I started a mission to find some brilliantly designed user manuals. It’s a piece that is so often overlooked. Yet, this is a critical part of user experience for your product… a customer should, after all, be able to use the product that they purchased. Better yet, what if the user manual was something that inspired a greater level of loyalty and engagement from your customer?
One of the first articles I stumbled upon was about Steve Jobs. No surprise. Apple was the first company that I thought about when I started on this mission. However, this article talks about the absence of a user manual. I didn’t realize it, but the iPad ships with no manual. Impressive: A high-tech, multi-function product designed with an interface intuitive enough that the user does not need a manual.
Ok… so maybe it’s a moot point. We don’t need better designed manuals, we need better designed products. Here’s a great (old) article about feature creep and pushing past that “Happy User Peak”.
That being said, I know there will still be a need for user manuals and guides, at least for a while. Well done videos are a great way to present some of this (See Apple examples). There are many web-based manuals and guides that are done well too (See a Mashable’s twitter Guide Book). Interactive, multi-touch publishing for tablets will be a game changer in this area, mixing written instructions, animated diagrams and movies.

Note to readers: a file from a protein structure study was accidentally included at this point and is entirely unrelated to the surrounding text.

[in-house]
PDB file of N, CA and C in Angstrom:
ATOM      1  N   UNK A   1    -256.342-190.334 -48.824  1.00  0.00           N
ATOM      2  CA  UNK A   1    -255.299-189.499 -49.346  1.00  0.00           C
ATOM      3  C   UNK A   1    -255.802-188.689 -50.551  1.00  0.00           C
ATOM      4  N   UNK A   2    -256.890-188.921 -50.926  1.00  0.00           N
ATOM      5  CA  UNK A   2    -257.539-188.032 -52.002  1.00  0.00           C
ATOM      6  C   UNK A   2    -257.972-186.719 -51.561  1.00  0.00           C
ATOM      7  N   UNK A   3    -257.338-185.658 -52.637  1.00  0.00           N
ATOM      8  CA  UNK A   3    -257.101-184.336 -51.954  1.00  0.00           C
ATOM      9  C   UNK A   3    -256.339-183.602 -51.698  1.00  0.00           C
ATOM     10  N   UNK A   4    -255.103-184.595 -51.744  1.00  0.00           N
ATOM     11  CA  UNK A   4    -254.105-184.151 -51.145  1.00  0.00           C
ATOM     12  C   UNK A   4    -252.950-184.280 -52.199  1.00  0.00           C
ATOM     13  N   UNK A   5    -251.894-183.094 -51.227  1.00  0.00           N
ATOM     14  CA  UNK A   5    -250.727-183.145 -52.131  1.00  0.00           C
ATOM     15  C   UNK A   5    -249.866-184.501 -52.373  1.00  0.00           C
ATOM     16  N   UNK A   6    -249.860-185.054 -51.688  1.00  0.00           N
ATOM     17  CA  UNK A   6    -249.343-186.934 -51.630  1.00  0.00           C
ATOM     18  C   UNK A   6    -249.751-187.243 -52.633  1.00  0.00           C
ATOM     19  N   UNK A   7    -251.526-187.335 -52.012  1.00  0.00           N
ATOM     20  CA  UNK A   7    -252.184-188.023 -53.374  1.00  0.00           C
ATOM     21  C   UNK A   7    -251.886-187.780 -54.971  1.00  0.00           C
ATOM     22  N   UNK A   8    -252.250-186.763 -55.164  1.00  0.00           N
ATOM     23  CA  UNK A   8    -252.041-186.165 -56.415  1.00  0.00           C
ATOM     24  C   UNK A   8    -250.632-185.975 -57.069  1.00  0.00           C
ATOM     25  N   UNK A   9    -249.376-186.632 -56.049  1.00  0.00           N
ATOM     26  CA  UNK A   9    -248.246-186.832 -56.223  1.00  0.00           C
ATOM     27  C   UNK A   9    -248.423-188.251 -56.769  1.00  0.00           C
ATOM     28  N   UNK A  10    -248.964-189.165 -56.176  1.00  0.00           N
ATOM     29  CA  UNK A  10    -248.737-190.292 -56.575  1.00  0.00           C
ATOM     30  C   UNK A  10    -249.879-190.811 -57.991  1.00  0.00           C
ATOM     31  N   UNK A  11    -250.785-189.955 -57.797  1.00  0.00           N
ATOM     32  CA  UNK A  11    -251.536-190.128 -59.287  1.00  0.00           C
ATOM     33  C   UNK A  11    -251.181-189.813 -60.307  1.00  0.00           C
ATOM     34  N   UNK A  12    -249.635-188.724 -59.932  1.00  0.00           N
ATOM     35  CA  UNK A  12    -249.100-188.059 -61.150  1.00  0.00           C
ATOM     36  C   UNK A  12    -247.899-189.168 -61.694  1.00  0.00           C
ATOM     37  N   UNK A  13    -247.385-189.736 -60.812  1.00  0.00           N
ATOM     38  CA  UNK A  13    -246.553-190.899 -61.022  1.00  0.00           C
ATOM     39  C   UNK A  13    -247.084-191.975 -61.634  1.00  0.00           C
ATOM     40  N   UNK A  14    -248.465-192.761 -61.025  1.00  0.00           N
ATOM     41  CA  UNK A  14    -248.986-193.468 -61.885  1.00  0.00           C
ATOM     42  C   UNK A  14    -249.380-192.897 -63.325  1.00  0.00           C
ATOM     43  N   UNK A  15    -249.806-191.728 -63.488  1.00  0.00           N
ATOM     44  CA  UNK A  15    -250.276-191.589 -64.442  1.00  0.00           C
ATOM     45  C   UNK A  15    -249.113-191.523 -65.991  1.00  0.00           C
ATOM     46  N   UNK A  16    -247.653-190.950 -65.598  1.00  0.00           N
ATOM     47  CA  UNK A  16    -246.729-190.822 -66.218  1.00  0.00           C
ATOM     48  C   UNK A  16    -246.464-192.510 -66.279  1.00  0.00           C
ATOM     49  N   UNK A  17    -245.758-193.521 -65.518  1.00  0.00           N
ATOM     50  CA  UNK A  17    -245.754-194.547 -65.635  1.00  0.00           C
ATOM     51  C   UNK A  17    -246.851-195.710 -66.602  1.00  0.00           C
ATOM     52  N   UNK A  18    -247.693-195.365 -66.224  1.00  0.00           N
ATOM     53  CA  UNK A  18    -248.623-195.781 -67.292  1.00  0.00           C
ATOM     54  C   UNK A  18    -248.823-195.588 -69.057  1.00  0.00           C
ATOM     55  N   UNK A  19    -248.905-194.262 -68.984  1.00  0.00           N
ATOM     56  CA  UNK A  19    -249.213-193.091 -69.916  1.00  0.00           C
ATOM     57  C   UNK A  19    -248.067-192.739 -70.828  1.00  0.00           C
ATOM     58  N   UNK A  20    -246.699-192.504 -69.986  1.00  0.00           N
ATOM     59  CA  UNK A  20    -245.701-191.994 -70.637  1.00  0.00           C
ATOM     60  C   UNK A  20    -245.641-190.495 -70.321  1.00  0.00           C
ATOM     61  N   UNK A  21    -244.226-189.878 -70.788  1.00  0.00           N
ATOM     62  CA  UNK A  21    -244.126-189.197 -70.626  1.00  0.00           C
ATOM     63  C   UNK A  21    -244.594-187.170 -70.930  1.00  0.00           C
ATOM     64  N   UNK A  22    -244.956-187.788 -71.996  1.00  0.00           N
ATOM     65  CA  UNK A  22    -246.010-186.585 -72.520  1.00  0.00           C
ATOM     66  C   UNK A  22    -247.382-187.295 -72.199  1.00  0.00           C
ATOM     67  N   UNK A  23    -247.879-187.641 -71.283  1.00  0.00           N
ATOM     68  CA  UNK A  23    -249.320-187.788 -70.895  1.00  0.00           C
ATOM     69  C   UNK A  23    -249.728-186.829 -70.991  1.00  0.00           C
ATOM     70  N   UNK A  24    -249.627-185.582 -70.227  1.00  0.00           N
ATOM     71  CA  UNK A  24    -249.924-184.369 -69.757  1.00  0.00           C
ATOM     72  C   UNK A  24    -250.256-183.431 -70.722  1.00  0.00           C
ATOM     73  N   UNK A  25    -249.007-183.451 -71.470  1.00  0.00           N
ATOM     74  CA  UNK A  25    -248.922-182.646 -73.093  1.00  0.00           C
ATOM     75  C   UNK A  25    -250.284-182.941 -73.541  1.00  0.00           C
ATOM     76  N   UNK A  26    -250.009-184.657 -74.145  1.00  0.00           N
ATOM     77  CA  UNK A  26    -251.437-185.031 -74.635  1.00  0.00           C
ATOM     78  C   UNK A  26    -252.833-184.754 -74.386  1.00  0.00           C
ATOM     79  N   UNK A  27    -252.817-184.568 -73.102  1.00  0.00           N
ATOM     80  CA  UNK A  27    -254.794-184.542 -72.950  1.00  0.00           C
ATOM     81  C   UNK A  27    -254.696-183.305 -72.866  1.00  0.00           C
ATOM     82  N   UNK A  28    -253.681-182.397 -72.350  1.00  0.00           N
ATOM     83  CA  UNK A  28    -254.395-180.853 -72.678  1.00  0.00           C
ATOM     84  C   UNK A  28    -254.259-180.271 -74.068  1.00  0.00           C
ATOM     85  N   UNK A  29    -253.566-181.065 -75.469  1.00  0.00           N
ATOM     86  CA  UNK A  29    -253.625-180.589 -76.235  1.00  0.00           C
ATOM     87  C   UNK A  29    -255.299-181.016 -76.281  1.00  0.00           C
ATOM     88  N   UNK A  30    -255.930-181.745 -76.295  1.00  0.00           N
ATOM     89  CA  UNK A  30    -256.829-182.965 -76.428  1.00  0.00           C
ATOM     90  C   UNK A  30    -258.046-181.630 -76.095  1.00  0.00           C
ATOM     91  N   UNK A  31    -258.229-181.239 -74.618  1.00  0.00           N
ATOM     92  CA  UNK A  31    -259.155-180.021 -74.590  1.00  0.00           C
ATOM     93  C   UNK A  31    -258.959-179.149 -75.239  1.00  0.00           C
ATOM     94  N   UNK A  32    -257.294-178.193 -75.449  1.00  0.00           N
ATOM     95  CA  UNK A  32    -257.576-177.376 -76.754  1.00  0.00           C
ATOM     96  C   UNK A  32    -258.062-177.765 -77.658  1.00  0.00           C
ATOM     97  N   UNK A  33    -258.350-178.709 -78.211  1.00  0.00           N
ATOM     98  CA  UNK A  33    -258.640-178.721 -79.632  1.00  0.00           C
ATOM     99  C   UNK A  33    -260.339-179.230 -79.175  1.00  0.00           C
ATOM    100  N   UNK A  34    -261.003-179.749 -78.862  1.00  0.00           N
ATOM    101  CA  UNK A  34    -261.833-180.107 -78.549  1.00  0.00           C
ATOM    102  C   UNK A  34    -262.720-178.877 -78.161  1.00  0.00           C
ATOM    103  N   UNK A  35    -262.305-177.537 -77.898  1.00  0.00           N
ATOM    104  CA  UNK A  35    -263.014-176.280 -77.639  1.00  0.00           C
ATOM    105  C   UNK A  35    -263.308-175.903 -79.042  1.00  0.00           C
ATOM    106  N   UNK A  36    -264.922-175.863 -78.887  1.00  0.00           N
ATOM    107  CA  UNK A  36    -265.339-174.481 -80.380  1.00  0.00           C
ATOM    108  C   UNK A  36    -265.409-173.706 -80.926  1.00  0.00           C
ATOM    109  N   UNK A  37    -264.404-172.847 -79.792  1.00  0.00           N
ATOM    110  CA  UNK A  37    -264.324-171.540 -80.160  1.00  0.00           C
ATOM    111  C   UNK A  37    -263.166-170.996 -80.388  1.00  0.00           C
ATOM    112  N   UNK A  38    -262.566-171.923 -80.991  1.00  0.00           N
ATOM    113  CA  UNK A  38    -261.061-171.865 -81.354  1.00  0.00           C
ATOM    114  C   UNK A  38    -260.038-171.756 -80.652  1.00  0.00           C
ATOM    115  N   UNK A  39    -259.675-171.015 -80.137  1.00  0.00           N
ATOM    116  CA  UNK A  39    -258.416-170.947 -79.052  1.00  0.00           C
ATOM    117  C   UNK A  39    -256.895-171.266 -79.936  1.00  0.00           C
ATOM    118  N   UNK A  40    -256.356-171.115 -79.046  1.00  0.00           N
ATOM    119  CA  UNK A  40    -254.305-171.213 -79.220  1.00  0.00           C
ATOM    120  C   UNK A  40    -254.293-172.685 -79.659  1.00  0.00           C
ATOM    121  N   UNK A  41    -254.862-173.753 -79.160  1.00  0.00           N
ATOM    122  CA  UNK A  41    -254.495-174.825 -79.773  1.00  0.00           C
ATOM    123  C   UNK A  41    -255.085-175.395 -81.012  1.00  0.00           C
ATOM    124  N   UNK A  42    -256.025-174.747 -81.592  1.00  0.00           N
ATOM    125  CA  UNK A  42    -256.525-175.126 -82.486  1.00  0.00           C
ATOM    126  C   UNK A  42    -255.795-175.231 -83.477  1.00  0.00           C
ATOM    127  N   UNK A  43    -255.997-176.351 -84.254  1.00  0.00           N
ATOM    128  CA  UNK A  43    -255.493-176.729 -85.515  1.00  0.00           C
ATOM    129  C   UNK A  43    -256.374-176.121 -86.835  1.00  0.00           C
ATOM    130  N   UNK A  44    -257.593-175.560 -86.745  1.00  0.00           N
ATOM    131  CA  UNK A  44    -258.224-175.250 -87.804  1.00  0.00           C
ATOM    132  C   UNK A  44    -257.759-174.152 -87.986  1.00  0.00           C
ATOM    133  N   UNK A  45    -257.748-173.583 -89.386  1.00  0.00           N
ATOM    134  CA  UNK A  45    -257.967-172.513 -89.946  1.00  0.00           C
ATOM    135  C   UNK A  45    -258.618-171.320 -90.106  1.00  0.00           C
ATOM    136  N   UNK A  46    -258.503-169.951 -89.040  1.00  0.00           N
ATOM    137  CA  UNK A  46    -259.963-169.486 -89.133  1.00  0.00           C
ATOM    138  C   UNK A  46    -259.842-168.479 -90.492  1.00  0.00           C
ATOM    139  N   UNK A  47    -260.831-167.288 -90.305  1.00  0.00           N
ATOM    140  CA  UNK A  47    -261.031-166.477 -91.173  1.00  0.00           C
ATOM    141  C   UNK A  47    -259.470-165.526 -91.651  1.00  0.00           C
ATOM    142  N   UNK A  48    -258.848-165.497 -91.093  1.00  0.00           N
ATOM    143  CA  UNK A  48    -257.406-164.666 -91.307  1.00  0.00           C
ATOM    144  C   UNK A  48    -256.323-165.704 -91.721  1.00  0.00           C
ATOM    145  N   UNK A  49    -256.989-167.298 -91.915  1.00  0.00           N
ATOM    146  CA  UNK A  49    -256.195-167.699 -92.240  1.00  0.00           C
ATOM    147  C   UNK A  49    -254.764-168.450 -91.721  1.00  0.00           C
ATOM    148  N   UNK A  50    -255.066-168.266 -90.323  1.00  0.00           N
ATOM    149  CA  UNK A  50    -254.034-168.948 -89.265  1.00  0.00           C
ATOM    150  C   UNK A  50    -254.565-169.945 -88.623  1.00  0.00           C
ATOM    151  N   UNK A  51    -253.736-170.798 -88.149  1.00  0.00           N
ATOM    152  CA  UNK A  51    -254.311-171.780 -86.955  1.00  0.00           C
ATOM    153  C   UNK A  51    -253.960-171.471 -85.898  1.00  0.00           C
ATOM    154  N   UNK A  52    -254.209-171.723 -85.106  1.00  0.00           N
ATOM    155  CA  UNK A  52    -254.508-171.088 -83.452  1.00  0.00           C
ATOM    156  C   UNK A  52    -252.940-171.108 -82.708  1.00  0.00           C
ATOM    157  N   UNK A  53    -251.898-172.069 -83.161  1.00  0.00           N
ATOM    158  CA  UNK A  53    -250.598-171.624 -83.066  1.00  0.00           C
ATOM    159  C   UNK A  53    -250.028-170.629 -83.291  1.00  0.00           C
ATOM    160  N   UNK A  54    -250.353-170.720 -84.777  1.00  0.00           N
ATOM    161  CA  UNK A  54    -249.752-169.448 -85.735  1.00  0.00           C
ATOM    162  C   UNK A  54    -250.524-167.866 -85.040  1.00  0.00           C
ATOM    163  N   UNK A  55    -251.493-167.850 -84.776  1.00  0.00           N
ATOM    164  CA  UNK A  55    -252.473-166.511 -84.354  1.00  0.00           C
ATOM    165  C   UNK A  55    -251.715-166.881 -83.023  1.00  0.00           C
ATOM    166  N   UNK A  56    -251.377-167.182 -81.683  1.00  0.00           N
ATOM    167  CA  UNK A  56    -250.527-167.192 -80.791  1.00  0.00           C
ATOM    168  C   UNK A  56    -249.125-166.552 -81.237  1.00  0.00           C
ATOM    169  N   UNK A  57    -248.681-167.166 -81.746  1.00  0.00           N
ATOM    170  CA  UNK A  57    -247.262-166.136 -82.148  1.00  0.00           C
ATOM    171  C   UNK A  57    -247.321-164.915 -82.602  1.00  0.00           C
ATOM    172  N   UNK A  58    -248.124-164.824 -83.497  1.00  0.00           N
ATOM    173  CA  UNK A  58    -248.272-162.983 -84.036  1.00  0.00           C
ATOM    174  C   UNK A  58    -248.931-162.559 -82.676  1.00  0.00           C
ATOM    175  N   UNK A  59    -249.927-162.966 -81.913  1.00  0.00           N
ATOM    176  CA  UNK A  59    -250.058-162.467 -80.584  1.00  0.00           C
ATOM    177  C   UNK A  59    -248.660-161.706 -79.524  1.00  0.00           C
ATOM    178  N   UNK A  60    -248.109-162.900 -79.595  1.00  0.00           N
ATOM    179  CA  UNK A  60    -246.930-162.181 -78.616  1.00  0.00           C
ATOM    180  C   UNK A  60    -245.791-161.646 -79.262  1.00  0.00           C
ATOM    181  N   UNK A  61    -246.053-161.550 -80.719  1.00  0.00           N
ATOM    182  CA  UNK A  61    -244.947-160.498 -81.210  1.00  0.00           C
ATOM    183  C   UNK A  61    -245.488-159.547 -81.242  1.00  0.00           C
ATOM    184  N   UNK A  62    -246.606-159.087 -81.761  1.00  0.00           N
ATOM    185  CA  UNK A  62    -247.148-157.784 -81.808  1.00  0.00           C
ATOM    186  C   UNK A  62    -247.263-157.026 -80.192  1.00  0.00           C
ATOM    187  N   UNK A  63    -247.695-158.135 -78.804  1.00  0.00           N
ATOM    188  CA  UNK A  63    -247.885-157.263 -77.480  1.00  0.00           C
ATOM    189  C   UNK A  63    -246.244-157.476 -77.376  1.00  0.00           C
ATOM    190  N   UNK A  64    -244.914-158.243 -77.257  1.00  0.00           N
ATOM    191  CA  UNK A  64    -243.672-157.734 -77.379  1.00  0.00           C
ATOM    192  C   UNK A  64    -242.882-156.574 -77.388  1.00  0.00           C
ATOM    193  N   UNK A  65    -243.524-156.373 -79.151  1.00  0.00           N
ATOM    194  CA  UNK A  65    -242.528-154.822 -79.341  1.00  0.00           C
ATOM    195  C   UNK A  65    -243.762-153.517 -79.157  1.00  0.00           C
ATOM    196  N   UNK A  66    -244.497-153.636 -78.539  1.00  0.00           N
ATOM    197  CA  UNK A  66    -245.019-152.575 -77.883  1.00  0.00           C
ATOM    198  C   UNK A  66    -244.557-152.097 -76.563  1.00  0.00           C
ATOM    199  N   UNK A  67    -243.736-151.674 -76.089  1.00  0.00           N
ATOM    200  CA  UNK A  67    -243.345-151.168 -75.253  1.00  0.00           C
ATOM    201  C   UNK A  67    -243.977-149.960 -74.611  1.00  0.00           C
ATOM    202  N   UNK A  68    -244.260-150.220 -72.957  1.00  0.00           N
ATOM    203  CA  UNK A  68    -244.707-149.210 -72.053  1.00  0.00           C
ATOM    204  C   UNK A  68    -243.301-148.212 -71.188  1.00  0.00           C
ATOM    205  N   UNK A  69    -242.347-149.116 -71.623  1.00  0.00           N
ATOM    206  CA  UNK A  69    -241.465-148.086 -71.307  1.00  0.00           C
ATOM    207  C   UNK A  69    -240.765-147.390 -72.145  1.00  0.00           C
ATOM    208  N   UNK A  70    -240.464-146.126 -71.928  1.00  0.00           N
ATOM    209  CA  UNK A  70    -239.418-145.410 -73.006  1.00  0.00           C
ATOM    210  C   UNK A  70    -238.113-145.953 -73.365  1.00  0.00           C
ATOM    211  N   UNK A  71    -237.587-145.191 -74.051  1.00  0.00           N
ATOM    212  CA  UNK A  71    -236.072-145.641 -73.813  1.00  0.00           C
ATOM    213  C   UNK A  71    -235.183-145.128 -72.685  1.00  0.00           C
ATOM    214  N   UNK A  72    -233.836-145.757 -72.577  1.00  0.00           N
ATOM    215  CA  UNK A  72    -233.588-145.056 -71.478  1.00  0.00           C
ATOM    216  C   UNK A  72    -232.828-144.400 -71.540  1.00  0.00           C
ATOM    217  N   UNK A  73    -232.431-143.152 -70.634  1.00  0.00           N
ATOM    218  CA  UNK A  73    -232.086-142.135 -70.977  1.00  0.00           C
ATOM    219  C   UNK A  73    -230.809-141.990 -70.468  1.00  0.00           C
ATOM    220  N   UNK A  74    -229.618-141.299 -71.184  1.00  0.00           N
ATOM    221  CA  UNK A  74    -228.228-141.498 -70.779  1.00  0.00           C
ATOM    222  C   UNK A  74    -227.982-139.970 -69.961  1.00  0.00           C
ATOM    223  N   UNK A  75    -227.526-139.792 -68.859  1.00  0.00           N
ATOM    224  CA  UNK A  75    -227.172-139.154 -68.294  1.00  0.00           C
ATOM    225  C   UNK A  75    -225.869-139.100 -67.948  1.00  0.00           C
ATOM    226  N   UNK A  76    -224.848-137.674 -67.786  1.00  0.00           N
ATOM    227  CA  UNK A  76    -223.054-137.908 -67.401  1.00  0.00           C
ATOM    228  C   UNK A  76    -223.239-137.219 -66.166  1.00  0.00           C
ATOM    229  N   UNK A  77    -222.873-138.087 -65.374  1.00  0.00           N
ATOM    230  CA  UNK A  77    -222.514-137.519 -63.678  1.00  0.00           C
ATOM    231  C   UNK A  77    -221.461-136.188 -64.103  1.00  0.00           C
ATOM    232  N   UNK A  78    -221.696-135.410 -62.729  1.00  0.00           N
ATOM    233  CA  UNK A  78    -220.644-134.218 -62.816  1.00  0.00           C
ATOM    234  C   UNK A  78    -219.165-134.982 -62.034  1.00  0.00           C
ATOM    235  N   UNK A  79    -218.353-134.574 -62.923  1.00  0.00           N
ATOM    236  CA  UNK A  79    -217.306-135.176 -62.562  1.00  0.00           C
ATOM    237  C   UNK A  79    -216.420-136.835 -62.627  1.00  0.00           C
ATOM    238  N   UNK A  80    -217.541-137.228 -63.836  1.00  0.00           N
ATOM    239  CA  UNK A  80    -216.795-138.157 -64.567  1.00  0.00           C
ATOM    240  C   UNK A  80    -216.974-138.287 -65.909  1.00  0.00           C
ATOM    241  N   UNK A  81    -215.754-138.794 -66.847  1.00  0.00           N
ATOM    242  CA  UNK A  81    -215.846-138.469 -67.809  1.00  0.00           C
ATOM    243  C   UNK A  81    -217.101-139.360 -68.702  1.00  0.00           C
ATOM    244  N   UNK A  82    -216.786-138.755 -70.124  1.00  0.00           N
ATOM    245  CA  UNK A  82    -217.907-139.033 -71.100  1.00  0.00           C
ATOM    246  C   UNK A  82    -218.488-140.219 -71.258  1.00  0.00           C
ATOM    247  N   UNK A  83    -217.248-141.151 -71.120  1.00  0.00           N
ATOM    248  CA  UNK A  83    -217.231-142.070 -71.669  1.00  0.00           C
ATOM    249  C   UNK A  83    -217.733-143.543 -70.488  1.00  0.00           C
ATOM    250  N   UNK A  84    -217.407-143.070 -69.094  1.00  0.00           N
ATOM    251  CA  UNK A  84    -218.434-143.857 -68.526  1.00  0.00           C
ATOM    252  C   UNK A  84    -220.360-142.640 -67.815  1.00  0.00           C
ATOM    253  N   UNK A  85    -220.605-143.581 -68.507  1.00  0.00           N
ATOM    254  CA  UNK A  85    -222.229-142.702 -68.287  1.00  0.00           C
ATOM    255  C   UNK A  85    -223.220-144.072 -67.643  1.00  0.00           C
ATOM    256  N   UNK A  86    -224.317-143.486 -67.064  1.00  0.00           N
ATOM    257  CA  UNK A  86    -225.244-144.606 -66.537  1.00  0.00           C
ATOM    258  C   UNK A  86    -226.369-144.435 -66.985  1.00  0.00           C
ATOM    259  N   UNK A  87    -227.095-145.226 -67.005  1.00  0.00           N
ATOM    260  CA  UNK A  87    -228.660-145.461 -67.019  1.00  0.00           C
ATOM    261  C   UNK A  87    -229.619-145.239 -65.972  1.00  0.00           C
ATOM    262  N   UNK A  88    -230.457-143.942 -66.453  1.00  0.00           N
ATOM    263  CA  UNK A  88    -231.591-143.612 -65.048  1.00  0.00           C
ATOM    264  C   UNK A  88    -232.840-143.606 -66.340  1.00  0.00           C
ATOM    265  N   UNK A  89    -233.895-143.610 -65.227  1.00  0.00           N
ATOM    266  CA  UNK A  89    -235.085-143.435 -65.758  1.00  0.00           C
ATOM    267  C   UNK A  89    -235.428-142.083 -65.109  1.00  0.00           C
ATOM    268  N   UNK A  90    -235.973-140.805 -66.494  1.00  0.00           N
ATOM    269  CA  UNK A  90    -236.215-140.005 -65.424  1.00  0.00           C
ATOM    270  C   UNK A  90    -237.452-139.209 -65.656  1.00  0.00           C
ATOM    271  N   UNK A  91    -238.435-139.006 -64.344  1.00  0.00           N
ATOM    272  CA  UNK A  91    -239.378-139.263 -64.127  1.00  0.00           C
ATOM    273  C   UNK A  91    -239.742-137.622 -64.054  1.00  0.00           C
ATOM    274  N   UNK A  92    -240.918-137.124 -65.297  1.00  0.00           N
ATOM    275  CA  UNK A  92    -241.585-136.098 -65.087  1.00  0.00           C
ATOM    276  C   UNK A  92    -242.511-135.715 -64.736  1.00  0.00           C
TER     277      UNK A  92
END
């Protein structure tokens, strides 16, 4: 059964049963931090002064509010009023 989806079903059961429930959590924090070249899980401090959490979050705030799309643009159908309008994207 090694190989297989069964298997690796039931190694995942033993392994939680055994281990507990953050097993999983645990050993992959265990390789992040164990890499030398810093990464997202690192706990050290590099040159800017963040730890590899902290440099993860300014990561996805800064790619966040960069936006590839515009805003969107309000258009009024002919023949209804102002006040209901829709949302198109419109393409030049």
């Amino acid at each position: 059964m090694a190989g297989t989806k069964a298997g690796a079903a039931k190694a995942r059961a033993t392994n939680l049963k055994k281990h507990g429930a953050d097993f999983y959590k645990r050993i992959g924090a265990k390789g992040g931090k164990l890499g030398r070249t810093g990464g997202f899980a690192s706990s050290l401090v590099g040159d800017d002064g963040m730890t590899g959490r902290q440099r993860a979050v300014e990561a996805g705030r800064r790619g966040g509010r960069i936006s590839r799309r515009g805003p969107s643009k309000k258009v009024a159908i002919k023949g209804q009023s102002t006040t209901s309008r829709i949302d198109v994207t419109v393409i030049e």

Now, back to my search for examples of well-designed printed user manuals. I turned up this one… from the 1950’s.
And this one from Wario Ware (2007):
Hopefully there are many more. I just haven’t uncovered them yet.
The bottom line is that companies should treat their customers just as well as they treat their prospects… maybe even better. The image below is too true too often (from another great article from the no-longer updated Creating Passionate Users blog).
References & Links: